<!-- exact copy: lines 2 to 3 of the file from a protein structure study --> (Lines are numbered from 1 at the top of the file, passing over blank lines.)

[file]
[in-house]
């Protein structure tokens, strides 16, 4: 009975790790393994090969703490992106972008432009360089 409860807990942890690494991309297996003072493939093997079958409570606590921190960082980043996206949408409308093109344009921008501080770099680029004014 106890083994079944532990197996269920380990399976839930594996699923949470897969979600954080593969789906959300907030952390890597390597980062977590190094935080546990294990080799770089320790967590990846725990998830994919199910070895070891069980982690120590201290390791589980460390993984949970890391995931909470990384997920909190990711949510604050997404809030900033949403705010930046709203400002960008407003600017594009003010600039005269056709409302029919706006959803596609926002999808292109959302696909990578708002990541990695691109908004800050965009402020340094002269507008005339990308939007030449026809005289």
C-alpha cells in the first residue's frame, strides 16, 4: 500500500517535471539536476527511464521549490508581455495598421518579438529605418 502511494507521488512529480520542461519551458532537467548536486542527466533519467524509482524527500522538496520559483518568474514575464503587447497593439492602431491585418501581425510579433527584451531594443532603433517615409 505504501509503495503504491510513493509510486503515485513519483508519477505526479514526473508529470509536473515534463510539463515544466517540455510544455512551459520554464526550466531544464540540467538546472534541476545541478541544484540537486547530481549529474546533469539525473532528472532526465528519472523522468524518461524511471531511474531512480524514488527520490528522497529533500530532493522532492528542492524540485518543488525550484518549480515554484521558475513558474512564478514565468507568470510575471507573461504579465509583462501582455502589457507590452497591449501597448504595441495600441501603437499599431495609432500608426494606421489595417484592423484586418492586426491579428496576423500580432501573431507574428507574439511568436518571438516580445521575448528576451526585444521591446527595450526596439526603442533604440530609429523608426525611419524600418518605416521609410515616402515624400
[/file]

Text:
């Protein structure tokens, strides 16, 4: 009975790790393994090969703490992106972008432009360089 409860807990942890690494991309297996003072493939093997079958409570606590921190960082980043996206949408409308093109344009921008501080770099680029004014 106890083994079944532990197996269920380990399976839930594996699923949470897969979600954080593969789906959300907030952390890597390597980062977590190094935080546990294990080799770089320790967590990846725990998830994919199910070895070891069980982690120590201290390791589980460390993984949970890391995931909470990384997920909190990711949510604050997404809030900033949403705010930046709203400002960008407003600017594009003010600039005269056709409302029919706006959803596609926002999808292109959302696909990578708002990541990695691109908004800050965009402020340094002269507008005339990308939007030449026809005289």
C-alpha cells in the first residue's frame, strides 16, 4: 500500500517535471539536476527511464521549490508581455495598421518579438529605418 502511494507521488512529480520542461519551458532537467548536486542527466533519467524509482524527500522538496520559483518568474514575464503587447497593439492602431491585418501581425510579433527584451531594443532603433517615409 505504501509503495503504491510513493509510486503515485513519483508519477505526479514526473508529470509536473515534463510539463515544466517540455510544455512551459520554464526550466531544464540540467538546472534541476545541478541544484540537486547530481549529474546533469539525473532528472532526465528519472523522468524518461524511471531511474531512480524514488527520490528522497529533500530532493522532492528542492524540485518543488525550484518549480515554484521558475513558474512564478514565468507568470510575471507573461504579465509583462501582455502589457507590452497591449501597448504595441495600441501603437499599431495609432500608426494606421489595417484592423484586418492586426491579428496576423500580432501573431507574428507574439511568436518571438516580445521575448528576451526585444521591446527595450526596439526603442533604440530609429523608426525611419524600418518605416521609410515616402515624400